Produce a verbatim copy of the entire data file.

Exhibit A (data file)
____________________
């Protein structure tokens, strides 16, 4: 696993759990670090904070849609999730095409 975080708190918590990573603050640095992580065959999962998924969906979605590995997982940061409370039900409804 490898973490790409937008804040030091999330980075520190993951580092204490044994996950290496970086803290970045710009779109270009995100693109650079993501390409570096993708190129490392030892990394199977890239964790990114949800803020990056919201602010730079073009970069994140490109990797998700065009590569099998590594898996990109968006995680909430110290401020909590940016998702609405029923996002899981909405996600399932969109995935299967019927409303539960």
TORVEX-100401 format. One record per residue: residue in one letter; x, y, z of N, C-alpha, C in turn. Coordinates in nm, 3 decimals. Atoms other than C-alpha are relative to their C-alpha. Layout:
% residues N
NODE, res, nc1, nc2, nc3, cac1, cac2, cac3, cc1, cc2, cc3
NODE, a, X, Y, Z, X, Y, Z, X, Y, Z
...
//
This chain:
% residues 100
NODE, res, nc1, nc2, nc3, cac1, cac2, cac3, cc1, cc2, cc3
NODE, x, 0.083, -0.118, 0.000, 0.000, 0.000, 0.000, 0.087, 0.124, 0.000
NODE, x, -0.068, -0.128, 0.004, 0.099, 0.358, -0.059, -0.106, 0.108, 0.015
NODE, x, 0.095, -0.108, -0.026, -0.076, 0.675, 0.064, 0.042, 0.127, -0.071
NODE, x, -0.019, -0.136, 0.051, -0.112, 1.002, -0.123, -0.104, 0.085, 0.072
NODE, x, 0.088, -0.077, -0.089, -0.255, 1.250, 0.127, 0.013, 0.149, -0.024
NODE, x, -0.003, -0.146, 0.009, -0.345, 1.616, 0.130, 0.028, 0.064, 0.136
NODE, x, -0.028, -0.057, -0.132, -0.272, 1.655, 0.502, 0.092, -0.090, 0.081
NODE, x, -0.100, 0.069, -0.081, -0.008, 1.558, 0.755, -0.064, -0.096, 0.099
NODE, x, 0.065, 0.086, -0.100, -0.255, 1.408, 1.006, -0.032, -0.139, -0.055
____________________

């Protein structure tokens, strides 16, 4: 696993759990670090904070849609999730095409 975080708190918590990573603050640095992580065959999962998924969906979605590995997982940061409370039900409804 490898973490790409937008804040030091999330980075520190993951580092204490044994996950290496970086803290970045710009779109270009995100693109650079993501390409570096993708190129490392030892990394199977890239964790990114949800803020990056919201602010730079073009970069994140490109990797998700065009590569099998590594898996990109968006995680909430110290401020909590940016998702609405029923996002899981909405996600399932969109995935299967019927409303539960």
TORVEX-100401 format. One record per residue: residue in one letter; x, y, z of N, C-alpha, C in turn. Coordinates in nm, 3 decimals. Atoms other than C-alpha are relative to their C-alpha. Layout:
% residues N
NODE, res, nc1, nc2, nc3, cac1, cac2, cac3, cc1, cc2, cc3
NODE, a, X, Y, Z, X, Y, Z, X, Y, Z
...
//
This chain:
% residues 100
NODE, res, nc1, nc2, nc3, cac1, cac2, cac3, cc1, cc2, cc3
NODE, x, 0.083, -0.118, 0.000, 0.000, 0.000, 0.000, 0.087, 0.124, 0.000
NODE, x, -0.068, -0.128, 0.004, 0.099, 0.358, -0.059, -0.106, 0.108, 0.015
NODE, x, 0.095, -0.108, -0.026, -0.076, 0.675, 0.064, 0.042, 0.127, -0.071
NODE, x, -0.019, -0.136, 0.051, -0.112, 1.002, -0.123, -0.104, 0.085, 0.072
NODE, x, 0.088, -0.077, -0.089, -0.255, 1.250, 0.127, 0.013, 0.149, -0.024
NODE, x, -0.003, -0.146, 0.009, -0.345, 1.616, 0.130, 0.028, 0.064, 0.136
NODE, x, -0.028, -0.057, -0.132, -0.272, 1.655, 0.502, 0.092, -0.090, 0.081
NODE, x, -0.100, 0.069, -0.081, -0.008, 1.558, 0.755, -0.064, -0.096, 0.099
NODE, x, 0.065, 0.086, -0.100, -0.255, 1.408, 1.006, -0.032, -0.139, -0.055